Roger Federer announces his retirement from the ATP Tour and grand slams
“I love tennis,” Federer told reporters after announcing his retirement
In an emotional post on Instagram, the World No. 1 said, “I am so grateful to have been a part of this sport… a part of my life.”
Federer retired from competitive tennis at the end of Sunday’s quarterfinals against Nick Kyrgios, his 17th Grand Slam quarterfinal, with a 6-1, 4-6, 7-6 (3) victory in just over two hours. It was his first match this year in just under two months, and his third time trailing as he was knocked out in four sets or less, following on from his defeat in the third round of the 2017 US Open.
“This week has been a trying week for me to say the least,” Federer said. “I have learned a great deal about myself throughout this journey and about life and I am grateful for each and every day.
“Tennis is a great game. I have seen it through the years as a fan and I have seen it from the top down with each great player and each great coach and each great umpire has taught me something about tennis. I have seen the ups and downs and when I look at my record, I have seen ups and downs.”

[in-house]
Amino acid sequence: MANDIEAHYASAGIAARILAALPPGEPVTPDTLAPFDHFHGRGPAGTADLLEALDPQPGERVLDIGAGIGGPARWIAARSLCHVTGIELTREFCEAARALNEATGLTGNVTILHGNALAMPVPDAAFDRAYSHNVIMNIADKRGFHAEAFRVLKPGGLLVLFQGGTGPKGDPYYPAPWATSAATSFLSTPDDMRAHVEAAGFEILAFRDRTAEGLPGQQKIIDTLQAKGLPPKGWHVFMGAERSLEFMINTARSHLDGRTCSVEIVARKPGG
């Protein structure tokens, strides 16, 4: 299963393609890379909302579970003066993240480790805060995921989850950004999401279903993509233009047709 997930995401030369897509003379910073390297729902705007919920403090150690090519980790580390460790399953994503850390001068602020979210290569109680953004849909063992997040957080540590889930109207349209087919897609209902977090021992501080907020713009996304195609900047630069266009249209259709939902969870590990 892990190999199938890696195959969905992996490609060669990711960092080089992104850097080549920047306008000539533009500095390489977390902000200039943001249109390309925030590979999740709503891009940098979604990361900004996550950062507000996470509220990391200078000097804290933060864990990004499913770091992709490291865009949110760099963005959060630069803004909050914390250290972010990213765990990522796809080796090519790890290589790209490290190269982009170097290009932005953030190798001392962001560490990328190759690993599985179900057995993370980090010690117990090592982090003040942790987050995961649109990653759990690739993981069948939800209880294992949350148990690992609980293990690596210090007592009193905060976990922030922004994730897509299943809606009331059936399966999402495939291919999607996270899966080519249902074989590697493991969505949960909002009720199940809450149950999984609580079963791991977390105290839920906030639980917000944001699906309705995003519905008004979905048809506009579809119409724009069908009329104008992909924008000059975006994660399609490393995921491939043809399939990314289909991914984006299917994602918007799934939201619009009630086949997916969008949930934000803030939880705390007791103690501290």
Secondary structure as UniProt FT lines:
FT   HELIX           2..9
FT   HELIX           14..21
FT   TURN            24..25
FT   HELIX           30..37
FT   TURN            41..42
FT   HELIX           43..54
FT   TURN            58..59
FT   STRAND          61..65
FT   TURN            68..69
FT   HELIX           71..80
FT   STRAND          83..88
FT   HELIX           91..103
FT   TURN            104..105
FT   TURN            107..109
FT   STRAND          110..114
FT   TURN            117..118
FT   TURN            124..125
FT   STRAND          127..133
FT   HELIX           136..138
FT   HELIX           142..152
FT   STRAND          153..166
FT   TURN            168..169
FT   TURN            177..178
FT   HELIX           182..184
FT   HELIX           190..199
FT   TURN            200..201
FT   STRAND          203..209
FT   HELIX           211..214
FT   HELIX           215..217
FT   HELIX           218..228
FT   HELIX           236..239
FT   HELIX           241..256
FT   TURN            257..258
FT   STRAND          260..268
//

Federer said that he will miss competing on hard courts and that he will always remember “playing the best tennis of my life”.
“This is a very special sport to me and I will miss playing it as a player, as a fan and as a man,” he said. “I will forever be grateful for every moment I was a part of the sport of tennis.”
Federer’s career statistics, based on ITF data, include 19 Grand Slam singles titles